Transition Services: Resume

Getting Started

The process of writing your resume is excellent preparation for both networking and job interviews.

The employer is looking for information that will tell them:

  • Who you are.
  • How you can help them solve their problems.
  • Your experience in solving problems like theirs.

A few steps to help you get started:

  • Gather all your information: employment history, dates, performance reviews, education, training or licenses, and community work. 
  • Review your qualifications and skills. Make note of what it took to do your job, e.g.: skills in communication, leadership, technical expertise, attention to detail, or creativity.
  • Create a list of accomplishments. What you are most proud of achieving that might be an example of your skills and abilities? Describe the outcome, and then how you impacted that outcome. Did you lead, create, implement, improve, or influence? 
  • Analyze the job posting that you are interested in. What skills and experience are they looking for in a candidate? Do you match these requirements?  Check for keywords and use their terminology to describe your experience.


  • Studies have shown that employers prefer a bullet-style resume to a narrative style because it is easier to read and remember the information. 
  • Employer references are not to be included on your resume. Use a separate sheet for these.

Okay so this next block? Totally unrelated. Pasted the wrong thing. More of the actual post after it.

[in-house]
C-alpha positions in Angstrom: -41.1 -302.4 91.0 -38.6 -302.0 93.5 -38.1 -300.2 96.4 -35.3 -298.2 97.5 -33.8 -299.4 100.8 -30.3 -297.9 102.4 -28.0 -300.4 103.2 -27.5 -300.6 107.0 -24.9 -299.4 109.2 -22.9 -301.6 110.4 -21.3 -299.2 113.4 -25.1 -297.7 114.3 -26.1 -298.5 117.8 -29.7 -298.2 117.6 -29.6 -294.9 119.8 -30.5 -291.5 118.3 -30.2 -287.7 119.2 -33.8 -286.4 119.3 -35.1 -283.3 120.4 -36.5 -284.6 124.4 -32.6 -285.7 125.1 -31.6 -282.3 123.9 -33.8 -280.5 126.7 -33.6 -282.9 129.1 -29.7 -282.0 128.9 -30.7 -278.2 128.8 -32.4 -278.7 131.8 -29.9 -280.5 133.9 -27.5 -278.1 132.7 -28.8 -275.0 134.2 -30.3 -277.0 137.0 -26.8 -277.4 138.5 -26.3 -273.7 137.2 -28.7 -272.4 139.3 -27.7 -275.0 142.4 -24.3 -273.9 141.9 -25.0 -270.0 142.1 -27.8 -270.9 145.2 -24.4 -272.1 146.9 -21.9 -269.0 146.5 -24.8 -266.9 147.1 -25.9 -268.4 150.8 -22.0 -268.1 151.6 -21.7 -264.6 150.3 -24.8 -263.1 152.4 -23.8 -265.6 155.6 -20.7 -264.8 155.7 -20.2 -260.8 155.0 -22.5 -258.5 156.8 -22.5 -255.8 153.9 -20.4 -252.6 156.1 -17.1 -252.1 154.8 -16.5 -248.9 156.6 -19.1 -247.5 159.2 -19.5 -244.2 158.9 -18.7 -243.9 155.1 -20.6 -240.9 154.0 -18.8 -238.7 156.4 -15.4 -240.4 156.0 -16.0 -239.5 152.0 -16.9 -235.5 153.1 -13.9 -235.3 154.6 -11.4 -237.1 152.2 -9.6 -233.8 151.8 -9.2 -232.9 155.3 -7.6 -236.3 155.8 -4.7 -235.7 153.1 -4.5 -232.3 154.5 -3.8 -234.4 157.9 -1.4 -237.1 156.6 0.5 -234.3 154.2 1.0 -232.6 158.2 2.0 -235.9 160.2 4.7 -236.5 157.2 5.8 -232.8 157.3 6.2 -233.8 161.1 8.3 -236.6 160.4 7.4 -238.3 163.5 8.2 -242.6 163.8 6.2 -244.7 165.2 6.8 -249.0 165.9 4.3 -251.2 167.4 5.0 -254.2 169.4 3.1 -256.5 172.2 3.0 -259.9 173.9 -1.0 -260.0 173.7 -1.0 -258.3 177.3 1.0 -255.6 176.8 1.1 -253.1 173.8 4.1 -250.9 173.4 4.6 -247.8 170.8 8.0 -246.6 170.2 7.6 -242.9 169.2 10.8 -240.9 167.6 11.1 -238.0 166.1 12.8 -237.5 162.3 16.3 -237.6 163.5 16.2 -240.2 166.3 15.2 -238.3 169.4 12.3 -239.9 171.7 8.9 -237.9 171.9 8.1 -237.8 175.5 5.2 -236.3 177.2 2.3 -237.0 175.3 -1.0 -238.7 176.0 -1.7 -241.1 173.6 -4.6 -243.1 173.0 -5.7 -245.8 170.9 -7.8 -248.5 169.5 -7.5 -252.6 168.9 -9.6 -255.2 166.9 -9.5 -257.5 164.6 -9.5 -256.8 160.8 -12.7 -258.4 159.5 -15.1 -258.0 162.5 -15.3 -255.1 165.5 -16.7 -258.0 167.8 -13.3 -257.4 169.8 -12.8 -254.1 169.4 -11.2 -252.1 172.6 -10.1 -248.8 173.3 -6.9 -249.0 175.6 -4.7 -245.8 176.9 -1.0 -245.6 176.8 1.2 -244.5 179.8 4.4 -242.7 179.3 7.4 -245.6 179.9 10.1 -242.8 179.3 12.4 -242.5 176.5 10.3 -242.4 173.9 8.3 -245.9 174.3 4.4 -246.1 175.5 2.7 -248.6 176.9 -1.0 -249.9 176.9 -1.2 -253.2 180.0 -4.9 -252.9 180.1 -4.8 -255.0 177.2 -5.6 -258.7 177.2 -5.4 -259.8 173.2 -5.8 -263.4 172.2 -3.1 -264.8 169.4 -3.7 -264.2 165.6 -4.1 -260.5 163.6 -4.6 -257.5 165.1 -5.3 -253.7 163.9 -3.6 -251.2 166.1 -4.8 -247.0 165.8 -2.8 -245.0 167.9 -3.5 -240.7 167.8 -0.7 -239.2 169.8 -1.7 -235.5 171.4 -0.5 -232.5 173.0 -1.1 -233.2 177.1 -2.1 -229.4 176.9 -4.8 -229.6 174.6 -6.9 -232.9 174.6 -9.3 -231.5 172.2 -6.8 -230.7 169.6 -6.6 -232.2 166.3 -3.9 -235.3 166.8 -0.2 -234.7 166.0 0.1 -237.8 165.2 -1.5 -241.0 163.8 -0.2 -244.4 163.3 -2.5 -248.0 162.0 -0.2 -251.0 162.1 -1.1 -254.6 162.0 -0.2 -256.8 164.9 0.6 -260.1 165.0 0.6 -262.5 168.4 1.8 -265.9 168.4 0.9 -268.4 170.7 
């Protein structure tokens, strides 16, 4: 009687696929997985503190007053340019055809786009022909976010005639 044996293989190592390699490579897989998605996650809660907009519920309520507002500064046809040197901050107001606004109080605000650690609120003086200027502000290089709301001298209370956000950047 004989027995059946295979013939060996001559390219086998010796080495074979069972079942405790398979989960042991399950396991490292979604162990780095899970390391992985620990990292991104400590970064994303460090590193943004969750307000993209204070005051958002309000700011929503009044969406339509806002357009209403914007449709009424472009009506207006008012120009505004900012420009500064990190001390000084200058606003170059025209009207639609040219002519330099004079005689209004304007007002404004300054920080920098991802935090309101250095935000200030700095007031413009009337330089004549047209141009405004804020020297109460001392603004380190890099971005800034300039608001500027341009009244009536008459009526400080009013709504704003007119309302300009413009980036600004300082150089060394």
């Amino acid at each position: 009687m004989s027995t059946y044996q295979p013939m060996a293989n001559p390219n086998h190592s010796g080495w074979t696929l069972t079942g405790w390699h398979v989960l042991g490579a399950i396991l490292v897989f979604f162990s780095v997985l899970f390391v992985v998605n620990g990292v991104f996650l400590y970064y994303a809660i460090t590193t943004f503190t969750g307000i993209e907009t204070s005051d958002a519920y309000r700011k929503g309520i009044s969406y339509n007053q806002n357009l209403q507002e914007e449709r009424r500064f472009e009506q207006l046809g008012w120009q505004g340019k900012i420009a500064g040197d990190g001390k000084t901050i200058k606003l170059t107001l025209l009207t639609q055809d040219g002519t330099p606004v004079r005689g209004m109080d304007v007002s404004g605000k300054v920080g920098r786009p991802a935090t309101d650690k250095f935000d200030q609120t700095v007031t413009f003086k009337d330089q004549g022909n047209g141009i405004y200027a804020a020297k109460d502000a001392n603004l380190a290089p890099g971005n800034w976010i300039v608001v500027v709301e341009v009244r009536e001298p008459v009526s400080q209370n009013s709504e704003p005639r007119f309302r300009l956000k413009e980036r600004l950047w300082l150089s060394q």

• The length of the Resume should fit your experience and your industry. There is no one-page rule.
  • Do not:
    • Include an objective, unless you are brand new to the job market.
    • Use the task descriptions on your old job description to describe your work.
    • Repeat phrases or descriptors.
    • Use personal pronouns or full sentences.
    • Include anything that cannot be verified.

Resume Components

1. The Header

  • Contact information: phone, email, LinkedIn, city, state, zip. Place these at the top of the page – center or left margin
    • For the protection of privacy, do not include your street address. 
  • Your name in the center or left margin. Use bold, type font size 20+.
  • Name your target or career field, not the job title (bold, font size 18); i.e., “Electrical Engineer” not “Unit Technician.”
  • Use a personal, professional email. Do not use your current employee email or phone.

2. Summary of Qualifications

“You need to make it exquisitely clear in the summary that you have what it takes to get the job done.” - Right Management Group

This section may also be referred to as a "Professional Profile." It highlights your transferable skills and your subject matter expertise in 3-5 lines without using “I” statements or full sentences.

Note: Anything that is described in your profile will need an example to follow in your resume. 

  • Transferable skills are those talents and abilities that enable you to do your job. Use short phrases (think “sound bites”) that describe how you work or what is unique about your process.
  • Think about your accomplishments; what are you proud of and how did you do it? These descriptions will highlight your achievements as well as demonstrate your skills. How did you lead, create, motivate, save money, etc.?  
  • Great words to describe your skills can be found in your performance evaluations, in assessments like the MBTI or Strengths Finders.

How to Write a Summary

The first statement describes a broad overview of experience and notes highlights. Avoid naming years of experience in this section.

  • Innovative team leader experienced in higher education and information technology.

Next, make a statement of specialized expertise. This is where you describe what is unique about your experience

  • Uniquely skilled in the communication of complex data to a general audience.

Follow with 2 or 3 statements related to your breadth or depth of expertise.